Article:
CHARLOTTE, N.C. -- There was a white stretch Hummer limousine in the parking lot off the Carolina Panthers' practice fields Friday morning. For the record, it did not deliver Jimmy Clausen to his first NFL minicamp practice.
The limousine had nothing to do with Clausen. We don't know exactly what the limousine's purpose was or if it even involved the Panthers (the parking lot actually serves several businesses on Cedar Street). I didn't go out of my way to track down what was up with the limousine once I made sure of one thing.
“No, nothing to do with [Clausen] at all,'' a Panthers official said.
If you know anything at all about Clausen's past, that's rather significant. There is history there with him and white limousines, and things like that have created a rather unflattering portrait of a guy who puts himself above everything and everyone else.
That legendary story about Clausen arriving in a white Hummer limousine at the College Football Hall of Fame to announce his commitment to Notre Dame? It's never going to go away. It's part of the Clausen lore that has rubbed some people the wrong way.
But, had you watched Clausen on Friday morning, you would have wondered whether perhaps the portrait was wrong. Or you would have wondered if he's trying to paint a much different picture as he makes a new start.
I won't give you a detailed play-by-play account of Clausen's first practice. Let's just say he seemed to throw the ball pretty well and it was only one practice for a team that's coming together for the first time. But I will give you a detailed account of Clausen's other actions because they may be a lot more significant.
Hummer coincidence aside, this kid looked and sounded very humble.
“Just trying to be one of the guys,'' Clausen said.
“I had to bring him a 12-pack of Cactus Cooler (a soda that's not available on the East Coast), so I had to sneak that on the plane and bring it to him,'' Clausen said.
If this kid's cocky or full of himself, which has often been suggested in the past, you couldn't find a single glimpse of it.
“I can't wait to get to know all my teammates,'' Clausen said.
He went on and talked about his desire to be a team leader, how he's working on learning the playbook and he heaped praise on Matt Moore, who, at least for the moment, is No. 1 on Carolina's quarterback depth chart.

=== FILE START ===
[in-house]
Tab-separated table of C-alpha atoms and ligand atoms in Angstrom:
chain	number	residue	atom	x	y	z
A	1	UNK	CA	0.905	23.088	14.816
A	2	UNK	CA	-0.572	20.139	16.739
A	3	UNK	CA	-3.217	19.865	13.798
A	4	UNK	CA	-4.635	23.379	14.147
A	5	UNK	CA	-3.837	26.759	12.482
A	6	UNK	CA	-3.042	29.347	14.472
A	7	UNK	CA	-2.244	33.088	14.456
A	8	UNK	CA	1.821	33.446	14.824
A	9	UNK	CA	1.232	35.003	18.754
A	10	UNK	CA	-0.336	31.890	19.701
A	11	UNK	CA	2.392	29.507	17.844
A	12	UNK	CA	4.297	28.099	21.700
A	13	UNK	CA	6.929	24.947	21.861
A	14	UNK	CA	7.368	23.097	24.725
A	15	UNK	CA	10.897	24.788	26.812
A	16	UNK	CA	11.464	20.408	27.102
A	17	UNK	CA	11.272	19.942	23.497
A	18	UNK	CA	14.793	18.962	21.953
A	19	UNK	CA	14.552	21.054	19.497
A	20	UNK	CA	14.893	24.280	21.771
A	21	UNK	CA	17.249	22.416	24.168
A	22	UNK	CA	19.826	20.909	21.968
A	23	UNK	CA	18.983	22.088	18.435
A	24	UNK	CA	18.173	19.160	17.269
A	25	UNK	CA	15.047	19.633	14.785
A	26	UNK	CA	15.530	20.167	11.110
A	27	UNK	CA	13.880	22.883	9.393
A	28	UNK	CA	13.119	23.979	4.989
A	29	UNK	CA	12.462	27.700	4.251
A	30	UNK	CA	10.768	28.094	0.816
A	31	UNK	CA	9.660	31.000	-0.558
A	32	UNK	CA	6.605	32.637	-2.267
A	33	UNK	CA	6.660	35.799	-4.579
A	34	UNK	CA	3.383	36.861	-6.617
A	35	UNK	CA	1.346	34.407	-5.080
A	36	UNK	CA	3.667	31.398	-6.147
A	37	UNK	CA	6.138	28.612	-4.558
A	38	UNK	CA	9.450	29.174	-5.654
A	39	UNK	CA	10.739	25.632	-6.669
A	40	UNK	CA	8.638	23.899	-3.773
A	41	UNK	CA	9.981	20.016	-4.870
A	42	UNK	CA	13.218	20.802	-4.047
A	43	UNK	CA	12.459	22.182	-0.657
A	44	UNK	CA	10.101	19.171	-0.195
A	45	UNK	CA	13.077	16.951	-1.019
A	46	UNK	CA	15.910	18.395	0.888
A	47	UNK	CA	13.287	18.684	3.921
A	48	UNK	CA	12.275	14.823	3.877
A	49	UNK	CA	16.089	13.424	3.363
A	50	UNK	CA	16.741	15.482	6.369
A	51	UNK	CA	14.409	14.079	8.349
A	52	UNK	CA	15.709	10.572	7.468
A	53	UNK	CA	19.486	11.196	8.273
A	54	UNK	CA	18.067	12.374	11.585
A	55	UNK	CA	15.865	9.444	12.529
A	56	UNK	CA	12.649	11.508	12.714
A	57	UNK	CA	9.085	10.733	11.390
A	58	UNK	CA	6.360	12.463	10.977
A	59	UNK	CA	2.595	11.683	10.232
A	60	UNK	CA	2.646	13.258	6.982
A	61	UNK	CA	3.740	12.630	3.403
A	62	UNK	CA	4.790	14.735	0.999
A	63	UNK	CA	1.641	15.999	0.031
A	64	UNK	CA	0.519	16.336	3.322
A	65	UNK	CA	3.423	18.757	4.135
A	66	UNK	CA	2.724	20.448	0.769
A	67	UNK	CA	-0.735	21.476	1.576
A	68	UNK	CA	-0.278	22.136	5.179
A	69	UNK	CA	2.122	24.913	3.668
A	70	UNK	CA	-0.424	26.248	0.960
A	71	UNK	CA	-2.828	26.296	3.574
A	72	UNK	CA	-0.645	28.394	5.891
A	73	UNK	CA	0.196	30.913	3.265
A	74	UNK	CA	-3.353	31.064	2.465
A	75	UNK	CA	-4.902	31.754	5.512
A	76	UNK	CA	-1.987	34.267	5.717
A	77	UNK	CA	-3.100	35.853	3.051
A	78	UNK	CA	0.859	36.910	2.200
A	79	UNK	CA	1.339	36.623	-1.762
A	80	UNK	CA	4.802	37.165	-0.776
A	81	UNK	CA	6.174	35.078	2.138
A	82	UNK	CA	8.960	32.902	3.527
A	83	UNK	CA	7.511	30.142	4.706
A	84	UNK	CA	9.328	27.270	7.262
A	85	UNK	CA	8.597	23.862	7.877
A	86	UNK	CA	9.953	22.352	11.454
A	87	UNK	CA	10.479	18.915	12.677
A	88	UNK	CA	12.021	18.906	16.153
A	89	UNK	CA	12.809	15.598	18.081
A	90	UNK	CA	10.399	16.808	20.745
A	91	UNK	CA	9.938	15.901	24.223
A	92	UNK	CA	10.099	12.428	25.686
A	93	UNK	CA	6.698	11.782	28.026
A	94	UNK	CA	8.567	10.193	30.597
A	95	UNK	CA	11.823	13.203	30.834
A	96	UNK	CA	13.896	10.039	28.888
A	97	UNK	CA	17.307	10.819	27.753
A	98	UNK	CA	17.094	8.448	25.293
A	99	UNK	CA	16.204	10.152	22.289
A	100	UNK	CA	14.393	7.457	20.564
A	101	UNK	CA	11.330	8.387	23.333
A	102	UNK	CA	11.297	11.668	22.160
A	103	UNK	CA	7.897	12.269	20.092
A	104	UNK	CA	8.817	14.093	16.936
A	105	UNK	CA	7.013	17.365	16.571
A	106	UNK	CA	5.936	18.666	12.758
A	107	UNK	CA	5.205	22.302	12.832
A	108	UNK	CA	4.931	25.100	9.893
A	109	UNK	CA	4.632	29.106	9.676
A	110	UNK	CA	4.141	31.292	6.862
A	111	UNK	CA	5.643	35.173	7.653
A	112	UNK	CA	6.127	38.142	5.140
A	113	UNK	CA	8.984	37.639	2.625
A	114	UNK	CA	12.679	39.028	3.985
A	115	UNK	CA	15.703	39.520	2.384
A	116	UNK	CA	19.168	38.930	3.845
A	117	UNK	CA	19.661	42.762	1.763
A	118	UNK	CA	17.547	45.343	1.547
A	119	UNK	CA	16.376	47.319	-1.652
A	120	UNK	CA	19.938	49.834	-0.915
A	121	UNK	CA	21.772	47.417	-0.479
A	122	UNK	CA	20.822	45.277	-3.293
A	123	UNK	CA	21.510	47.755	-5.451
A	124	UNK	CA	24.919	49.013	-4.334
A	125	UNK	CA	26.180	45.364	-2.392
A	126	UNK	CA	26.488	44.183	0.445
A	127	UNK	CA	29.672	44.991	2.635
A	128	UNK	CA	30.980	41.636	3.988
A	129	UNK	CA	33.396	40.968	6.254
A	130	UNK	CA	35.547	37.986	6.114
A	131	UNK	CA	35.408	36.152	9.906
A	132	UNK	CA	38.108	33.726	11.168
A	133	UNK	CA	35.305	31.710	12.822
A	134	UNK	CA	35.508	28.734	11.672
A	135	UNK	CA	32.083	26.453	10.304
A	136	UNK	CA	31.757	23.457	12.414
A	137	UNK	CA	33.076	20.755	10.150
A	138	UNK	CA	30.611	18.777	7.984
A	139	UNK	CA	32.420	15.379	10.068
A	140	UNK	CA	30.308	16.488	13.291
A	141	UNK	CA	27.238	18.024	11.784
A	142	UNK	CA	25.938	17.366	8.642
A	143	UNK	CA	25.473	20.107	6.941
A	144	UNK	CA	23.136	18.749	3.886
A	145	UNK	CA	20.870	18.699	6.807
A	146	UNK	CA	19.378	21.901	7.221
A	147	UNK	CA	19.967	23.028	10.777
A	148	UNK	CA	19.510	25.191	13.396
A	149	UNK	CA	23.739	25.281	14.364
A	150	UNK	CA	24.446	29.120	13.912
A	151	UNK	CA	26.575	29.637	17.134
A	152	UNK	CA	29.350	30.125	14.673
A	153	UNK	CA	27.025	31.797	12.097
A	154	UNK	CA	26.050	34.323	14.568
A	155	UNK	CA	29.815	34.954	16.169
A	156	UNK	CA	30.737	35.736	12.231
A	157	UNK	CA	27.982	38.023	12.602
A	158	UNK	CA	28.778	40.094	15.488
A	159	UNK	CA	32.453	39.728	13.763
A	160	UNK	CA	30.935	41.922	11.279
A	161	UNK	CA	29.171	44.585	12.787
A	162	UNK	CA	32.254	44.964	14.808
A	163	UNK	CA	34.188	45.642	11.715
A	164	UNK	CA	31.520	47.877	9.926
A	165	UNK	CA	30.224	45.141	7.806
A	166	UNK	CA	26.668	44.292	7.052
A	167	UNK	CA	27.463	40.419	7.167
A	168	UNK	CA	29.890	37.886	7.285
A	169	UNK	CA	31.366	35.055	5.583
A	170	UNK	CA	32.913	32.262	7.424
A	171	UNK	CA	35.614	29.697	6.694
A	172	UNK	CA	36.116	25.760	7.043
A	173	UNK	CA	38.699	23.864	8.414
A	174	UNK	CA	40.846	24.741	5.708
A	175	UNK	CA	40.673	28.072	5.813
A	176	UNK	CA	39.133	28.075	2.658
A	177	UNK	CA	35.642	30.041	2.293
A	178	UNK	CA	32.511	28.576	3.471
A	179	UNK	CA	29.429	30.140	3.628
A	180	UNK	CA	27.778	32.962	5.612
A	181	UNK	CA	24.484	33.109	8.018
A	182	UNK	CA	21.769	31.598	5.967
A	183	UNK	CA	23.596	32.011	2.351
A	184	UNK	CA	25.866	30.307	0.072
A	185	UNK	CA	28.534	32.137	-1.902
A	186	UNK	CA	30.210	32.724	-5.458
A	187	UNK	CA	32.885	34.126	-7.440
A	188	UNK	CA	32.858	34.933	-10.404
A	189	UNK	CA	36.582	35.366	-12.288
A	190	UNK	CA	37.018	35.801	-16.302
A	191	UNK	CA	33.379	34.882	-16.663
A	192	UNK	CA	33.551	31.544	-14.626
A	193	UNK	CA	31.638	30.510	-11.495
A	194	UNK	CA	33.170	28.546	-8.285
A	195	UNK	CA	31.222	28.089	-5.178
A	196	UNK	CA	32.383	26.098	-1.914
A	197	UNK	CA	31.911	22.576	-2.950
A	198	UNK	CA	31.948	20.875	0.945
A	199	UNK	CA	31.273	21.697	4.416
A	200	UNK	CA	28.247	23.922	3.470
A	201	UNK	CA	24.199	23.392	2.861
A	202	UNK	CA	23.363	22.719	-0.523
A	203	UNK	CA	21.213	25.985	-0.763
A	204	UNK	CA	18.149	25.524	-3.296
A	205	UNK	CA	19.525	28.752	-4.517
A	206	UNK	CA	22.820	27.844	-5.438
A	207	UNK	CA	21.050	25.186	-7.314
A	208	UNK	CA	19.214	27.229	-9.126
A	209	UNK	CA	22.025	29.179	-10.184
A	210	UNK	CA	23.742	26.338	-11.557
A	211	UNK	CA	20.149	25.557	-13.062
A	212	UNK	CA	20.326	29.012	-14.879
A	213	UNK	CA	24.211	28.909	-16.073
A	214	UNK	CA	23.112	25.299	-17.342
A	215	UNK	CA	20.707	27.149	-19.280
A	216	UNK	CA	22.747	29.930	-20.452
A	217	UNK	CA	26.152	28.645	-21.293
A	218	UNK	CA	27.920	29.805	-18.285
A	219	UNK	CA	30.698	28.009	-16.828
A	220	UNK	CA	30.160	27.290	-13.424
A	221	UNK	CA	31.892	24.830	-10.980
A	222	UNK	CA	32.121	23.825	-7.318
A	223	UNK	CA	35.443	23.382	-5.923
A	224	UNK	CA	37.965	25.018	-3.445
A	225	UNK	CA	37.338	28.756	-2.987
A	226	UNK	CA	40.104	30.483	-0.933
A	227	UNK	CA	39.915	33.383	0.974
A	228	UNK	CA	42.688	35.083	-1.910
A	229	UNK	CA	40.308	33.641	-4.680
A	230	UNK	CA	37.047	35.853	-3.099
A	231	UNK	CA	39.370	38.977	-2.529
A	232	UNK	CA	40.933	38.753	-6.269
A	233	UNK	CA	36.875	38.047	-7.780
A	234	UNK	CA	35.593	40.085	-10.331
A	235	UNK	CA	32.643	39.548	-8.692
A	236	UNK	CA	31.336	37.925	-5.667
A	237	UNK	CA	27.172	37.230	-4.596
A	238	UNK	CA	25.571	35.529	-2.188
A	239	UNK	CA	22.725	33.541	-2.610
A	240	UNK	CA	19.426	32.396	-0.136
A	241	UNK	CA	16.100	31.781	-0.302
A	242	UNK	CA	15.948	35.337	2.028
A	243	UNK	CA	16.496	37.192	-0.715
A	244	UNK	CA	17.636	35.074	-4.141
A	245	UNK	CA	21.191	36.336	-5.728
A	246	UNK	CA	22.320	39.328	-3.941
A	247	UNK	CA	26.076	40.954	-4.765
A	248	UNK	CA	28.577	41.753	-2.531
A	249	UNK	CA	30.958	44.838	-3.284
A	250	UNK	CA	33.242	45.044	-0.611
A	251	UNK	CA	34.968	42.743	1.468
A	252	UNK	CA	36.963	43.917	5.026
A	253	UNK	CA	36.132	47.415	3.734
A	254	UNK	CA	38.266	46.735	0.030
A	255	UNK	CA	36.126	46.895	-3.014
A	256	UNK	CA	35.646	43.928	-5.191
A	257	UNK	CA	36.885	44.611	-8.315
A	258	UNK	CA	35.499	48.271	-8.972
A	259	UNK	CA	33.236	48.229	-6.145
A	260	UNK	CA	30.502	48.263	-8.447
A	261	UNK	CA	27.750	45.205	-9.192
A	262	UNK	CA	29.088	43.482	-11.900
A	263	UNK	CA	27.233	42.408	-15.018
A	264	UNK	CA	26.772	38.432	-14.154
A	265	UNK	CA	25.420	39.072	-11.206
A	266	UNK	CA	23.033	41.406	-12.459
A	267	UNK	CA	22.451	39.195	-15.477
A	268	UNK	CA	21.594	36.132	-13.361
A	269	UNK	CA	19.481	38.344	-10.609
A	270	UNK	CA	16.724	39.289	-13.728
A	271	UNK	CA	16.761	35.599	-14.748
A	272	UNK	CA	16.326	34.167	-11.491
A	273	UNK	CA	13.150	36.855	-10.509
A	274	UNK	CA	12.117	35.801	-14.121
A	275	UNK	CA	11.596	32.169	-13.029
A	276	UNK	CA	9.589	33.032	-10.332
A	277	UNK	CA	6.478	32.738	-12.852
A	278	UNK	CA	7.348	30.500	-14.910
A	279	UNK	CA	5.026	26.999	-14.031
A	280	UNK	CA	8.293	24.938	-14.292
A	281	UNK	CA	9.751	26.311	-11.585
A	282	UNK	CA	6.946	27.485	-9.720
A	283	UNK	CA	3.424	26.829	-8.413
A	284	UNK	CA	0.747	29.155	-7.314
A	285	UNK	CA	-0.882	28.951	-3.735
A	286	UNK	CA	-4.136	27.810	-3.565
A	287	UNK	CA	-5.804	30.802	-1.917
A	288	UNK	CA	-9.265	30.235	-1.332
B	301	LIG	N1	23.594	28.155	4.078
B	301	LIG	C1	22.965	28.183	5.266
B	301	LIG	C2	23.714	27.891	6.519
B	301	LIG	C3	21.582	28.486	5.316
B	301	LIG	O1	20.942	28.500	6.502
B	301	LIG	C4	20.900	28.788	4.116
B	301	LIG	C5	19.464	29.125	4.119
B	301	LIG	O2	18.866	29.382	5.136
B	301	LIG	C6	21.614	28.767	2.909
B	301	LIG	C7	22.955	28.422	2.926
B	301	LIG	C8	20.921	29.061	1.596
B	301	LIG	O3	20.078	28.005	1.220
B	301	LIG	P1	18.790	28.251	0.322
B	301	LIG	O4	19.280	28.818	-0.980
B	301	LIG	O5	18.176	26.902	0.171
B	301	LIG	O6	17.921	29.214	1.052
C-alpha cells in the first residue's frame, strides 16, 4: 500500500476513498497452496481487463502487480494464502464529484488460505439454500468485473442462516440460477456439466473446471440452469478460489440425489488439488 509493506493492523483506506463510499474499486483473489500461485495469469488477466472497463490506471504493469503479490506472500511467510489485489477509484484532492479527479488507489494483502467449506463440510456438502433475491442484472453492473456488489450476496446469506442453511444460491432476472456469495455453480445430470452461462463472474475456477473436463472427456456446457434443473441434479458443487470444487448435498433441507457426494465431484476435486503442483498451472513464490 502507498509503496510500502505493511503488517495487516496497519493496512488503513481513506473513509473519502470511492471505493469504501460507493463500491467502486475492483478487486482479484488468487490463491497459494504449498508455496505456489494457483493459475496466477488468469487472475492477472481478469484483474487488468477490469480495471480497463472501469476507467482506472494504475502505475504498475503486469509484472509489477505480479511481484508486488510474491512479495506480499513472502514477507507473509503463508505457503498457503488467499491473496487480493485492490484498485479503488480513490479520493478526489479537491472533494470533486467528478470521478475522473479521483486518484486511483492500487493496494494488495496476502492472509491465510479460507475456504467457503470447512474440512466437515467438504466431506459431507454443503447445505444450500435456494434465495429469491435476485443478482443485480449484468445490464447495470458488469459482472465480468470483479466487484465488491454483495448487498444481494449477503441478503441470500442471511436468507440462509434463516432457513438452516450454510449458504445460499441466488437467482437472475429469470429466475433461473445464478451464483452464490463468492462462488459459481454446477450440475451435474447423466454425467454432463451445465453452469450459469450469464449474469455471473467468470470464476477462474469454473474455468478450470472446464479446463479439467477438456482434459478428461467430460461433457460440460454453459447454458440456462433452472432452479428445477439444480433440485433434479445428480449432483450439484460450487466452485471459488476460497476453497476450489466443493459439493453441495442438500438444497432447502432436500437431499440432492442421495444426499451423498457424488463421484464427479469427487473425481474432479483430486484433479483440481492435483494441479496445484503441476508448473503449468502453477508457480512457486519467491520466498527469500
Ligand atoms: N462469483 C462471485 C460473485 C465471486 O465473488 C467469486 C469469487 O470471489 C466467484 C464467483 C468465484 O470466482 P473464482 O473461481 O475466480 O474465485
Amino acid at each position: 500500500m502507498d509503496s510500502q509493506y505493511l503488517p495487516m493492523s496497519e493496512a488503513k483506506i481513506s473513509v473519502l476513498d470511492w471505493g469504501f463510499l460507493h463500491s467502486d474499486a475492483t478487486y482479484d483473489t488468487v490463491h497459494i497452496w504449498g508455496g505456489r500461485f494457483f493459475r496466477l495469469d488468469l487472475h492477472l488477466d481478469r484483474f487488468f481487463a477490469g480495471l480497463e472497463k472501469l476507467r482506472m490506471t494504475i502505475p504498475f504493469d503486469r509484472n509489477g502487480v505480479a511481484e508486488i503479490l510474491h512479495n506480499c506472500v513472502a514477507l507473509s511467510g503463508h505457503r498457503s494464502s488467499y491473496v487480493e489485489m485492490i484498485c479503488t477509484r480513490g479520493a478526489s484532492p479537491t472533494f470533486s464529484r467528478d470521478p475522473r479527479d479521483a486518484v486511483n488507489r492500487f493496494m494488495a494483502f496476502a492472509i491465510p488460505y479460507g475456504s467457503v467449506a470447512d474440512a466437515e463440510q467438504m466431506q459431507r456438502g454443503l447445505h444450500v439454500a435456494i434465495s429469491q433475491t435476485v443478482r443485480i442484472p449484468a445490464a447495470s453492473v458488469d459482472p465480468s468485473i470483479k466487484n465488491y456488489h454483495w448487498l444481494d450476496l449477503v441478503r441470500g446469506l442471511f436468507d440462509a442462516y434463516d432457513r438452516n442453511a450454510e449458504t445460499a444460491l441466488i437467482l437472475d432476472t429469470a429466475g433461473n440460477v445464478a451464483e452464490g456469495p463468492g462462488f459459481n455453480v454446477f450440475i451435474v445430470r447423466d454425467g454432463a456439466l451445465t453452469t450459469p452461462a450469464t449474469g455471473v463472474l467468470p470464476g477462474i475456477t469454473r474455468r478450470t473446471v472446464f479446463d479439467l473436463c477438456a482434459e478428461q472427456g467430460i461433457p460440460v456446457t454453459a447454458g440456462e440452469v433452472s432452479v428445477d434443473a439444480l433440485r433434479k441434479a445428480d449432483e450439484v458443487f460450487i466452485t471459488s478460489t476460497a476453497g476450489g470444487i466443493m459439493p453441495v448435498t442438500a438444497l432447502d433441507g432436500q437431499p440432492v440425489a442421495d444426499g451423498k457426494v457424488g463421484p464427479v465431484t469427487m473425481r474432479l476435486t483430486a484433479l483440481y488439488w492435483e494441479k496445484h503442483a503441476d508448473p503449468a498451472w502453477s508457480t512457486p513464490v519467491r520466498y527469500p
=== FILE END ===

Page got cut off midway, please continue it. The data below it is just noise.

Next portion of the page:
But let's face the facts. There is a quarterback competition in Carolina. Even John Fox, who doesn't publicly admit much, sort of admitted it.
“Right now, [Moore] is the No. 1 quarterback," Fox said. “Those guys will decide that, not me."
Fox is exactly right. What Clausen and Moore -- especially Clausen -- do over the next few months will decide who's going to be the starter come opening day. It's not like Moore has a ton of experience, but he did play well late last season after Jake Delhomme was injured.
That doesn't give Moore any huge advantage in the competition and Clausen has the potential to catch up in a hurry. He was a second-round pick, who many teams projected as a first-round pick. He also spent three years running Charlie Weis' offense, which is virtually the exact same thing Carolina coordinator Jeff Davidson runs.
I'd like to say, “let the competition begin," but it already has. It started Friday morning and the Panthers are going to be monitoring Clausen's every move -- and we're not just talking about how he executes plays. We're talking about he handles himself and if he shows he's ready to fit in and lead a team.
“He's a sharp guy,'' Fox said. “He picks things up very fast. He's sharp in football. I think that's key at the quarterback position. He's swimming right now. It's still new, new guys and you've got to get a feel for everybody. I thought he handled it well.''
It was only one practice, but the Panthers already must have had a pretty good vibe about Clausen. They wouldn't have drafted him if they didn't. Fox and general manager Marty Hurney are pretty meticulous in their pre-draft research and, anytime you take a quarterback, you're going to explore his history and personality pretty extensively because the guy might end up running your franchise.
You need to keep in mind Fox and Hurney had a little edge in this department. Fox is extremely close with Weis and once tried to add him to Carolina's staff. Weis knows Clausen better than anyone and you can bet he told Fox everything he knows about the quarterback.
It must have been pretty positive because you can sense a happiness from the Carolina brass. Hurney was glowing this morning, even more than usual, and it's not just because of his ruddy complexion. Fox seemed much more relaxed than usual.
Unlike the Hummer, this is not a coincidence and it has everything to do with Clausen. The Panthers suddenly feel much better about their quarterback situation than they did a week ago. That's no knock on Moore, who very well could end up as the starter.
But it's going to be Clausen who really drives this competition.
“The guys are faster, obviously a little bit bigger, but at the end of the day, it's just football -- going out there having a good time and executing plays,'' Clausen said.
Is he ready? No, no rookie quarterback is ready when he first arrives at minicamp. But the audition has begun.
If, in the next few months, Clausen shows he can make plays on the field, the Panthers might think Clausen is ready. If, in the next few months, Clausen shows he can grasp a locker room as well as a playbook, forget the limousine. If Clausen can convince the Panthers he really is a team guy, he might end up driving this franchise from the start.